Virus Spikes Take North Dakota Tribes ‘Back To Square One’

AP News, Dave Kolpack, August 7

The Spirit Lake Nation in northeastern North Dakota took measures in the spring to minimize the spread of the coronavirus, including the financially painful decision to close the casino where many tribal members work. COVID-19 numbers stayed relatively low. Then residents became complacent and attended gatherings over the July Fourth weekend, translating into a spike in cases, tribal officials said. The reservation’s primary county, Benson County, has had the most confirmed new cases per capita in the state in the last two weeks, according to the COVID Tracking Project. 

Virus Spread Forces Lockdown On Crow Reservation

AP News, Iris Samuels, August 7

The Crow Tribe in Montana ordered its members to lock down for two weeks beginning Friday as tribal leaders moved to slow a sharp spike in coronavirus cases and deaths on yet another reservation in the country. Crow Tribe Chairman Alvin Not Afraid said the lockdown is necessary because a stay-at-home order in effect since mid-March has been ineffective. “We cannot afford to risk our future and the risks are just too great for the Crow people,” Not Afraid said.

US Reports Show Racial Disparities In Kids With COVID-19

AP News, Mike Stobbe, August 7

The coronavirus has exposed racial fractures in the U.S. health care system, as Black, Hispanic and Native Americans have been hospitalized and killed by COVID-19 at far higher rates than other groups. Racial disparities in the U.S. COVID-19 epidemic extend to children, according to two sobering government reports released Friday. One of the Centers for Disease Control and Prevention reports looked at children with COVID-19 who needed hospitalization. Hispanic children were hospitalized at a rate eight times higher than white kids, and Black children were hospitalized at a rate five times higher, it found. 


Yakutat Tlingit Tribe Awarded Cares Act Grant To Build Energy-efficient Housing, Erin McKinstry, August 7

The Yakutat Tlingit Tribe has won a competitive CARES Act grant to construct three energy-efficient homes. The Department of Housing and Urban Development announced Friday that the Tribe will receive $900,000 as part of the Indian Community Development Block Grant Imminent Threat program. Congress allocated an additional $100 million to the program this spring as part of the federal coronavirus relief funding package.


Pearl River Resort To Reopen 1 Mississippi Casino Friday

AP News, August 7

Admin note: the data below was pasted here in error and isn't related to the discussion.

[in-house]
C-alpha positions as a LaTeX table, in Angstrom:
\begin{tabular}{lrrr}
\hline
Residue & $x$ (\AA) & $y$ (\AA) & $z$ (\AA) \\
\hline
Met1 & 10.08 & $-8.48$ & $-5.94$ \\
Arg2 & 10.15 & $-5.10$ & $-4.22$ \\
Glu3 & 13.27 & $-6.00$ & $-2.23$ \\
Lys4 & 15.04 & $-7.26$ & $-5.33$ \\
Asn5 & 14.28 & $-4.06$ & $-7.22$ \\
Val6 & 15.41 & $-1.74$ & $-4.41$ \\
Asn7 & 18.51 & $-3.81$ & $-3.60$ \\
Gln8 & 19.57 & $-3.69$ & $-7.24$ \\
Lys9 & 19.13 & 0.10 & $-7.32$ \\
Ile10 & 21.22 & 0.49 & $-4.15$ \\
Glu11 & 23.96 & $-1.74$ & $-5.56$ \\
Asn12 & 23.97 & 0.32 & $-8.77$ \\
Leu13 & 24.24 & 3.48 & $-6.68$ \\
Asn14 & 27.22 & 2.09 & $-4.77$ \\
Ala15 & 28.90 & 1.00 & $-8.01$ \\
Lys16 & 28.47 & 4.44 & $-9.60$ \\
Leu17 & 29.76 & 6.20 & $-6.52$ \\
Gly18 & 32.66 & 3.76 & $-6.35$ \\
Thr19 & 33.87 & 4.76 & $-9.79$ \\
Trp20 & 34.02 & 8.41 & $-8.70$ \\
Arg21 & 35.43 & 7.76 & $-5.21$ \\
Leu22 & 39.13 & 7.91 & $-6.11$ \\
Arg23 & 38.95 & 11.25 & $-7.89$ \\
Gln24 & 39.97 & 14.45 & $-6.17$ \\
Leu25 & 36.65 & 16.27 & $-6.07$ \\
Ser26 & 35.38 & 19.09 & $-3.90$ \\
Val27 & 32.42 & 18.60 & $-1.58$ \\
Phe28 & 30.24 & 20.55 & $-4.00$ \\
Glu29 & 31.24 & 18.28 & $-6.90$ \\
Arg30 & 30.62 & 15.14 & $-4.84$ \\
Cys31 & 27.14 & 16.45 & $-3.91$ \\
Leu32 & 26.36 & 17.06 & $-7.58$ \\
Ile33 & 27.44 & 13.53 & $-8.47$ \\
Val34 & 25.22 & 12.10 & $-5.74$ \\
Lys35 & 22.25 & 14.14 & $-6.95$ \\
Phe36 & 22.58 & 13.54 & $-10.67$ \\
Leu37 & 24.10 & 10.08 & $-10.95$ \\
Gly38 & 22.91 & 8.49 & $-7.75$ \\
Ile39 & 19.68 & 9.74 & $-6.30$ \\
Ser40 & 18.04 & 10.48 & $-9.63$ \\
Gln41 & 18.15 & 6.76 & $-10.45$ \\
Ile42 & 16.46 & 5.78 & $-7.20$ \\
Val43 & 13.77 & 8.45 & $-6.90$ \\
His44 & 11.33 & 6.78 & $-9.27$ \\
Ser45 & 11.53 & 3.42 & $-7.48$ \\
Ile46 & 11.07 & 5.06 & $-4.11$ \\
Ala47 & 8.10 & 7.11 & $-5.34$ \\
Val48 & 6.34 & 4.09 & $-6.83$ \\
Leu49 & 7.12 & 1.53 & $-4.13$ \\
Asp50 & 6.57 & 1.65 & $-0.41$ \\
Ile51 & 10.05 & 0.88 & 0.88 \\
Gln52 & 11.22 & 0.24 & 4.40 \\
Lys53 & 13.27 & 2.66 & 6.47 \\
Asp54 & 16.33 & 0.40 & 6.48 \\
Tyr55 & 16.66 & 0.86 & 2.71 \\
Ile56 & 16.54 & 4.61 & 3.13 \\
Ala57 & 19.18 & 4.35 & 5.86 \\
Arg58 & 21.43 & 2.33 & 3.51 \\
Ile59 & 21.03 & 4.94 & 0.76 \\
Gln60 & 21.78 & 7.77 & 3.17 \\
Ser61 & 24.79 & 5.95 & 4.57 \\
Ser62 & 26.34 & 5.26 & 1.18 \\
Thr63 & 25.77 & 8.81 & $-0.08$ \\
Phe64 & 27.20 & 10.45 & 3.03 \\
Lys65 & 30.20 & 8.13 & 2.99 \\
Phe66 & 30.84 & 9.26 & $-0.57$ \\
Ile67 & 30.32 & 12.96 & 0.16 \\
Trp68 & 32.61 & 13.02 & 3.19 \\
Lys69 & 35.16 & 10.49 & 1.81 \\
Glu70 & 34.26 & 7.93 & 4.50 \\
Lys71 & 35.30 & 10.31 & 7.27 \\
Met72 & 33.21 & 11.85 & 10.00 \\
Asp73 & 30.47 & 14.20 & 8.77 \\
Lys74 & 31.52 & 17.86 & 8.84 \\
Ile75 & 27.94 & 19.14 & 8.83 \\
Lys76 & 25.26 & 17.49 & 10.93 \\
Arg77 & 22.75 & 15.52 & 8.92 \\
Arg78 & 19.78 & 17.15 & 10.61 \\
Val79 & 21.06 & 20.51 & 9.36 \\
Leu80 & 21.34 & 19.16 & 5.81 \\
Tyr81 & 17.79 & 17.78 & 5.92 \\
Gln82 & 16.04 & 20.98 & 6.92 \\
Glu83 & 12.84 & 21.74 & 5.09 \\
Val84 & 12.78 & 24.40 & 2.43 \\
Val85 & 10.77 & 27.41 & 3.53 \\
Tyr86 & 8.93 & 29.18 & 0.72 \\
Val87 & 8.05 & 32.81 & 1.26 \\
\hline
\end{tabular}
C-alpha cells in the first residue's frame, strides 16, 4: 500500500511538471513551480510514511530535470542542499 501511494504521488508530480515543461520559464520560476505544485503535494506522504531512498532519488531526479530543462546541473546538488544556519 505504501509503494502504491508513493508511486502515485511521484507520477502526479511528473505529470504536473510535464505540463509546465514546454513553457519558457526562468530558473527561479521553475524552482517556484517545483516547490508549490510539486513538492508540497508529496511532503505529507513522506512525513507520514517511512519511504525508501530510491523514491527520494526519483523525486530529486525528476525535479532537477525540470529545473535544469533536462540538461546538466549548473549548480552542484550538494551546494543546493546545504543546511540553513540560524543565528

The Mississippi Band of Choctaw Indians is planning a phased reopening of its Pearl River Resort amid the coronavirus pandemic. The tribe said its Bok Homa Casino in Sandersville is opening its doors Friday. Golden Moon Hotel & Casino in Neshoba County will open a week later, on Aug. 14. Reopening has not been set for Silver Star Casino, which is across a highway from Golden Moon and is connected by a pedestrian bridge.

Native Mascots:

Chestnut Hill Asks Philadelphia Cricket Club To Retire Its ‘Offensive’ Native American Logo 

The Philadelphia Inquirer, Jeff Gammage, August 9

A Chestnut Hill church has asked the neighboring Philadelphia Cricket Club to get rid of its feathered American Indian head logo because it projects “a painful racial insensitivity into our neighborhood.”

Missouri Town Divided By Move TO Change Its ‘Savages’ Mascot 

AP News, August 9

A nearly all-white northwest Missouri town is divided over an effort to change its high school’s “Savages” mascot that depicts a Native American amid a nationwide movement calling for racial justice.

Native Mascots Still A Sticking Point In High School Sports

AP News, Sophia Eppolito, August 8

While advocates have made strides in getting Native American symbols and names changed in sports, they say there’s still work to do mainly at the high school level. Momentum is building during a nationwide push for racial justice following the death of George Floyd in Minneapolis and the NFL team in Washington dropping the offensive team name.

Missouri Town Divided By Move To Change Its Mascot

AP News, August 8 

A nearly all-white northwest Missouri town is divided over an effort to change its high school’s mascot that depicts a Native American amid a nationwide movement calling for racial justice. The high school had the mascot since at least 1926 and the name and the image of a Native American are emblazoned around the community. Savannah, a town of about 5,000 residents about 65 miles (104.61 kilometers) north of Kansas City, was built on land that once belonged to several Native American tribes.